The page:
It has taken me nearly a week to get a handle on my race last Sunday at the California International Marathon. All the runners who lined up at the start knew what they were getting into. I’m sure everyone else had spent the week before obsessively checking the weather too, thinking that there was still time for the chance of rain to become something less than 100%. By 6AM on Sunday, standing in the dark at the start with thousands of other equally crazy runners, I knew we’d be running in the rain. I knew it was likely parts of the road would flood, and I knew we’d be running straight into a head wind for much of the course, with gusts that would exceed 30mph. (Check out this gallery of photos from race day on the Sacramento Bee)
I’ve had a week to reflect on this race now, and it seems that life keeps trying to teach me that just because I plan and prepare for something doesn’t mean I can control the outcome. I’d trained hard for this race, my training culminated in a 23 mile training run at marathon pace + 30 seconds. I’d felt confident going in that a PR (better than 4:52) was definitely attainable, and optimistic that a sub 4:30 finish was possible if I ran a good race. Instead I finished in five hours plus a handful of seconds, and I’d be lying if I told you I wasn’t upset about that.
There were miles in the marathon where I was selfishly disappointed, sad that my legs had slowed past goal pace, annoyed that my shoes were heavy and soggy, and frustrated that my wet clothes were rubbing painfully against my skin. For so many more moments and miles though, I was grateful.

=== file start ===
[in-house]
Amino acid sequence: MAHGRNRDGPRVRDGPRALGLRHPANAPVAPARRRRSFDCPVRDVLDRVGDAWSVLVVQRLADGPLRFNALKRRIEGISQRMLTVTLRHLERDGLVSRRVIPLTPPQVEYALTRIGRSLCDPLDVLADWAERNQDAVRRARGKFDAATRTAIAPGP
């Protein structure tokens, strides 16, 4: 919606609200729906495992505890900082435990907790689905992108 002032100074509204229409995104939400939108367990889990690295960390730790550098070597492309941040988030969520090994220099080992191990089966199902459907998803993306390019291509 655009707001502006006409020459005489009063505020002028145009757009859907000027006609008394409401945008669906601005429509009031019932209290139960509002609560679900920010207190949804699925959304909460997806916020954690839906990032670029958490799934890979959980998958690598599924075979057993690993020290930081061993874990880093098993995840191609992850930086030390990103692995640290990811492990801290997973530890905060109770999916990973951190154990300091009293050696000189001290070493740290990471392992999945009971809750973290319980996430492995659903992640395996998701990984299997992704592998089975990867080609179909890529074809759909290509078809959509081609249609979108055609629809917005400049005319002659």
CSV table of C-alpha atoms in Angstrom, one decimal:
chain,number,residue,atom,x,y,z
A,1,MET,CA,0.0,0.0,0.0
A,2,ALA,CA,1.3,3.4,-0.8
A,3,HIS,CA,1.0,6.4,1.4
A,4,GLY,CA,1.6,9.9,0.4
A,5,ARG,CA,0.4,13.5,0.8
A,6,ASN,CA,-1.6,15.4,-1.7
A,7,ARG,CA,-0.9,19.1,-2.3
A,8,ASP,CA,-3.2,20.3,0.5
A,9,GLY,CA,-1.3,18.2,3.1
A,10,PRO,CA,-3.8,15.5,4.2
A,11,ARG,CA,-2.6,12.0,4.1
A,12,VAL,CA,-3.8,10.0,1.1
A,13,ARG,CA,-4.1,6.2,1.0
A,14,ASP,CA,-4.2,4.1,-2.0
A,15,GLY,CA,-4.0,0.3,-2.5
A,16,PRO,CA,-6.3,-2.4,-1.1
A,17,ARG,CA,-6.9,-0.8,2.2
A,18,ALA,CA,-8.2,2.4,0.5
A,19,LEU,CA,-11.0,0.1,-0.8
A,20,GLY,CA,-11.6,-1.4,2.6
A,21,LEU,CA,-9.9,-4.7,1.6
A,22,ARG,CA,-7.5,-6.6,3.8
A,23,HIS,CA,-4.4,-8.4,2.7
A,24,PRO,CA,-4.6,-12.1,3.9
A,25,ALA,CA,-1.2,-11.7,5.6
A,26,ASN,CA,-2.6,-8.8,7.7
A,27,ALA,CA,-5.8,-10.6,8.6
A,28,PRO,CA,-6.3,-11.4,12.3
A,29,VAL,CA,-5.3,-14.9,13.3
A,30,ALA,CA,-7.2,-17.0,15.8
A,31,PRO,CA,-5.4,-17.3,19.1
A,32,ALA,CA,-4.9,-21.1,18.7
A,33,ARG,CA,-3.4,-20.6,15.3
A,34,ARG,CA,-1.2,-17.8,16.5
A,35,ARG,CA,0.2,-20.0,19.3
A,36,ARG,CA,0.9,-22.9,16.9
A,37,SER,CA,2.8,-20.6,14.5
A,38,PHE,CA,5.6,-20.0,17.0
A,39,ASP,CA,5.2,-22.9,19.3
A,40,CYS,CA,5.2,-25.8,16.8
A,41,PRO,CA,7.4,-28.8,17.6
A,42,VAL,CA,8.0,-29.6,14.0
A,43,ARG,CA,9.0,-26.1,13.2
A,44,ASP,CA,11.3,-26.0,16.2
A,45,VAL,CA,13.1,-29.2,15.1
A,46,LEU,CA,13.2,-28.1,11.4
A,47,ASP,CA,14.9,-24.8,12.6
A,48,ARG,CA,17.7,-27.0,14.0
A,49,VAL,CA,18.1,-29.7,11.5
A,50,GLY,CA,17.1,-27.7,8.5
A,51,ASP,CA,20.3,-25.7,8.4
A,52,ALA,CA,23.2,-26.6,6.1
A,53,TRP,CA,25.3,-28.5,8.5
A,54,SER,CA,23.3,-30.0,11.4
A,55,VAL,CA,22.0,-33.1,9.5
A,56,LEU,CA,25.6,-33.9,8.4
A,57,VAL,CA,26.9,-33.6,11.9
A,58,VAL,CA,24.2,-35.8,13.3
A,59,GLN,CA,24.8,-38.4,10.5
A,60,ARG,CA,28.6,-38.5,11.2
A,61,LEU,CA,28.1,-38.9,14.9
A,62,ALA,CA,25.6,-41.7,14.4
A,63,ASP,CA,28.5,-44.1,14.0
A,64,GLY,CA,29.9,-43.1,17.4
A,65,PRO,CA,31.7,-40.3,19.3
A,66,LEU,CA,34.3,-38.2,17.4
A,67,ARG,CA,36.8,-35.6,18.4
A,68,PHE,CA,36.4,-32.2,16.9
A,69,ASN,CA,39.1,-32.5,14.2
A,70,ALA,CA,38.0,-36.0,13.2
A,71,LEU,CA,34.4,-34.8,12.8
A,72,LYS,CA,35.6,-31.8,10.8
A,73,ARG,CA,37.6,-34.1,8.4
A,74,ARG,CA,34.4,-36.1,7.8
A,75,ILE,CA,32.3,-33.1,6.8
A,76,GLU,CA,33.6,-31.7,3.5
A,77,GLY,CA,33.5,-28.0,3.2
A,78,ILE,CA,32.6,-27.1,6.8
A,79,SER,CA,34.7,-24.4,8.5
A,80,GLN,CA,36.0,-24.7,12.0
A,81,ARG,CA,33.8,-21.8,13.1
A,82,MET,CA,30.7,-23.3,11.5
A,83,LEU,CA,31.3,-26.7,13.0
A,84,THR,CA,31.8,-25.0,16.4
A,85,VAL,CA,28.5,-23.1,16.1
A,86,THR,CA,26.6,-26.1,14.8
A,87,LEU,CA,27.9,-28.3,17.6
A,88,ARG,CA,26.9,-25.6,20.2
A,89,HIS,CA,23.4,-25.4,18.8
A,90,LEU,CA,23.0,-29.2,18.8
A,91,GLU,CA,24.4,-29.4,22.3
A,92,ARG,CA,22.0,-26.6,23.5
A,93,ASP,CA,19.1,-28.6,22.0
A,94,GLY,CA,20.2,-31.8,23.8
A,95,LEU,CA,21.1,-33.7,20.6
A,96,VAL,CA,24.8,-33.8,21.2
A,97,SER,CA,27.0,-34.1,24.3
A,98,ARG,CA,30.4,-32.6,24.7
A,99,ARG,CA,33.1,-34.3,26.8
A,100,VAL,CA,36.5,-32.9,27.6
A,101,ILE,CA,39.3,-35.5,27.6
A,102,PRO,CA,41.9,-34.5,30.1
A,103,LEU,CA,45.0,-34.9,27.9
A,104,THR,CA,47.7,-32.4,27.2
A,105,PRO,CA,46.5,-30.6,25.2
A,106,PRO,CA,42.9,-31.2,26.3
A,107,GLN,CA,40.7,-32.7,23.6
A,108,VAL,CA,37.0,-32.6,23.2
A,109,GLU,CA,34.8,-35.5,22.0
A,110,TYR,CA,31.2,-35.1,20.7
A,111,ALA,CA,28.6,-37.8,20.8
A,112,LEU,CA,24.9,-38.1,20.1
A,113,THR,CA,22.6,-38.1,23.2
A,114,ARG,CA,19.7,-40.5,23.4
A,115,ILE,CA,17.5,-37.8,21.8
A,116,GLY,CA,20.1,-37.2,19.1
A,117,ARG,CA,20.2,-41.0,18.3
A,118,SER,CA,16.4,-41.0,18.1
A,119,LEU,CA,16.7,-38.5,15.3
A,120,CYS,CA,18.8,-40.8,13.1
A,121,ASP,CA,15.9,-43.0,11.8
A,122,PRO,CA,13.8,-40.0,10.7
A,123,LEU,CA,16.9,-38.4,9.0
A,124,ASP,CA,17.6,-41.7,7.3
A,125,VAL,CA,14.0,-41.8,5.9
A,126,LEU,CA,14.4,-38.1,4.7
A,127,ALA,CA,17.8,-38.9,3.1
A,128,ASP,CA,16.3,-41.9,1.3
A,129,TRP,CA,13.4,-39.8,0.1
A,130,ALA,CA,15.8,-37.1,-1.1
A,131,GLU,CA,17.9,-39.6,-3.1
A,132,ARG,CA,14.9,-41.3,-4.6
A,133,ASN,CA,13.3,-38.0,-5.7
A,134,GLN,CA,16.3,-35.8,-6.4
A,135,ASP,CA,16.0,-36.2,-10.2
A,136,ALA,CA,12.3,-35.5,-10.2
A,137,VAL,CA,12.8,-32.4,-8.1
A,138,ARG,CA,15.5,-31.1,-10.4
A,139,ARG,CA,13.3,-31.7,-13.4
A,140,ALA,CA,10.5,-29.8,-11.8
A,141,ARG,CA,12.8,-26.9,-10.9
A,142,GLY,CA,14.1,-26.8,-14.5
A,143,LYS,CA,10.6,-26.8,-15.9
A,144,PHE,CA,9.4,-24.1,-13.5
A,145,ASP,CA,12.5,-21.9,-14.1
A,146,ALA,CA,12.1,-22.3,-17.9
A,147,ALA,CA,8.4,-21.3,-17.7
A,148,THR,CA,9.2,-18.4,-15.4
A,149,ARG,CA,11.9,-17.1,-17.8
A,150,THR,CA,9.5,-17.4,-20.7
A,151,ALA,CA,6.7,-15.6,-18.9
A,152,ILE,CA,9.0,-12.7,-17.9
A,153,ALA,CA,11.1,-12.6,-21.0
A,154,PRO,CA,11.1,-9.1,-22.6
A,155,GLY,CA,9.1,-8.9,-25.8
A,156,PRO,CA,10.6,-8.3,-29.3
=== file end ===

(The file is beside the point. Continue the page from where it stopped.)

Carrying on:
I was grateful for the army of volunteers who turned out. The only thing worse than running in the pouring rain has got to be standing in the pouring rain, but every volunteer I saw was smiling, cheering us on, offering water or Powerade and directing us around the worst of the puddles. One girl stood in a puddle that came nearly to her knees, waving to runners so we’d avoid the worst of the flooded streets. The police were out in their rain gear, blocking cars for us, while cheering and slapping high fives with the runners.
I was grateful for the spectators and totally astonished by how many of them lined the streets from Folsom to Sacramento. The volunteers at least had committed to being out in the rain, but the spectators could have easily stayed home in warm houses. Yet they were out with rainboots, umbrellas and signs protected with plastic wrap. Some of my favorite signs were “The rain won’t last, but your bragging rights will.” and “Longest Wet T-Shirt Contest Ever!” I also loved one that a little boy was carrying that read “Rain, rain, go away. Mommy has to run today!”
I am so grateful for my friends. Thanks to them I had a ride up to Sacramento and a room to crash in the night before. I had dinner the night before the race with a table full of 20+ enthusiastic runners. People just kept arriving and we added more tables and chairs until we took up a good chunk of the restaurant. Early race day morning, a friend’s sister drove us to the start, and we huddled together in the van wearing trash bags and throwaway ponchos wondering if we were all truly crazy. Somehow even in the rain and the crowds of runners I managed to run into a handful of friends during the early miles of the marathon. Seeing each one of them was a boost that distracted me from the soggy shoes and deep puddles.